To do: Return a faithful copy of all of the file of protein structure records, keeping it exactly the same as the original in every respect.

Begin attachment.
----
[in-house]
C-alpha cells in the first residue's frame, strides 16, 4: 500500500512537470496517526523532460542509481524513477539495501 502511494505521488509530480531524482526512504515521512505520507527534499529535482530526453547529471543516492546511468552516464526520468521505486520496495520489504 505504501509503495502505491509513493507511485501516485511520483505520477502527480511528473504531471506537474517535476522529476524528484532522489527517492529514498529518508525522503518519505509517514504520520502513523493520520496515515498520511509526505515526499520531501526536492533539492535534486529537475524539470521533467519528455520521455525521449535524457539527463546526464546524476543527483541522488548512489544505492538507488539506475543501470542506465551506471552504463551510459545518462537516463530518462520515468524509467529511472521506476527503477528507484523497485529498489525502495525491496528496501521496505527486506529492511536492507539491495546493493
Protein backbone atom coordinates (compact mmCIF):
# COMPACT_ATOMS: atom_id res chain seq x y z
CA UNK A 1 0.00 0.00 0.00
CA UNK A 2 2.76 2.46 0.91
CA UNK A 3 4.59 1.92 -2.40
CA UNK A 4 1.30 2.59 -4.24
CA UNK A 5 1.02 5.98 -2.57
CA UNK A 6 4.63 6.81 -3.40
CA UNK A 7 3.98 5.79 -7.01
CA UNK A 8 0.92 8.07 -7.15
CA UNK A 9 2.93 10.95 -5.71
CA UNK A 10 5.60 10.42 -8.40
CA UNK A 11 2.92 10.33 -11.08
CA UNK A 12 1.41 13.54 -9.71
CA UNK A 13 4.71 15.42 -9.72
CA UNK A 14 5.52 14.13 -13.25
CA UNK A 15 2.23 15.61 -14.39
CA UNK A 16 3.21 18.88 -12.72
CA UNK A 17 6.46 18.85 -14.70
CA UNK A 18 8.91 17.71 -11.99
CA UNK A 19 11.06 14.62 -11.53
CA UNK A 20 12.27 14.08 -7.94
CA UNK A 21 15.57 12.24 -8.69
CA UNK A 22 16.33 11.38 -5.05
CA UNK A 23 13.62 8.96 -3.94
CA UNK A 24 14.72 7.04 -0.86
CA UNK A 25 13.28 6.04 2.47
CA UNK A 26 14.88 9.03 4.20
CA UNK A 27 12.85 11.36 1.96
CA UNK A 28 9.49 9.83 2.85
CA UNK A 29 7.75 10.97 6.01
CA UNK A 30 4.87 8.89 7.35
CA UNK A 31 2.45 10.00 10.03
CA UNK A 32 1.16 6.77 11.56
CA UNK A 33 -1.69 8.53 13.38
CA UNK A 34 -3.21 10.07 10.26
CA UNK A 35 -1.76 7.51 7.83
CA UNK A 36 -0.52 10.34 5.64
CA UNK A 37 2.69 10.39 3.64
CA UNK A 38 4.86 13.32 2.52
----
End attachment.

[in-house]
C-alpha cells in the first residue's frame, strides 16, 4: 500500500512537470496517526523532460542509481524513477539495501 502511494505521488509530480531524482526512504515521512505520507527534499529535482530526453547529471543516492546511468552516464526520468521505486520496495520489504 505504501509503495502505491509513493507511485501516485511520483505520477502527480511528473504531471506537474517535476522529476524528484532522489527517492529514498529518508525522503518519505509517514504520520502513523493520520496515515498520511509526505515526499520531501526536492533539492535534486529537475524539470521533467519528455520521455525521449535524457539527463546526464546524476543527483541522488548512489544505492538507488539506475543501470542506465551506471552504463551510459545518462537516463530518462520515468524509467529511472521506476527503477528507484523497485529498489525502495525491496528496501521496505527486506529492511536492507539491495546493493
Protein backbone atom coordinates (compact mmCIF):
# COMPACT_ATOMS: atom_id res chain seq x y z
CA UNK A 1 0.00 0.00 0.00
CA UNK A 2 2.76 2.46 0.91
CA UNK A 3 4.59 1.92 -2.40
CA UNK A 4 1.30 2.59 -4.24
CA UNK A 5 1.02 5.98 -2.57
CA UNK A 6 4.63 6.81 -3.40
CA UNK A 7 3.98 5.79 -7.01
CA UNK A 8 0.92 8.07 -7.15
CA UNK A 9 2.93 10.95 -5.71
CA UNK A 10 5.60 10.42 -8.40
CA UNK A 11 2.92 10.33 -11.08
CA UNK A 12 1.41 13.54 -9.71
CA UNK A 13 4.71 15.42 -9.72
CA UNK A 14 5.52 14.13 -13.25
CA UNK A 15 2.23 15.61 -14.39
CA UNK A 16 3.21 18.88 -12.72
CA UNK A 17 6.46 18.85 -14.70
CA UNK A 18 8.91 17.71 -11.99
CA UNK A 19 11.06 14.62 -11.53
CA UNK A 20 12.27 14.08 -7.94
CA UNK A 21 15.57 12.24 -8.69
CA UNK A 22 16.33 11.38 -5.05
CA UNK A 23 13.62 8.96 -3.94
CA UNK A 24 14.72 7.04 -0.86
CA UNK A 25 13.28 6.04 2.47
CA UNK A 26 14.88 9.03 4.20
CA UNK A 27 12.85 11.36 1.96
CA UNK A 28 9.49 9.83 2.85
CA UNK A 29 7.75 10.97 6.01
CA UNK A 30 4.87 8.89 7.35
CA UNK A 31 2.45 10.00 10.03
CA UNK A 32 1.16 6.77 11.56
CA UNK A 33 -1.69 8.53 13.38
CA UNK A 34 -3.21 10.07 10.26
CA UNK A 35 -1.76 7.51 7.83
CA UNK A 36 -0.52 10.34 5.64
CA UNK A 37 2.69 10.39 3.64
CA UNK A 38 4.86 13.32 2.52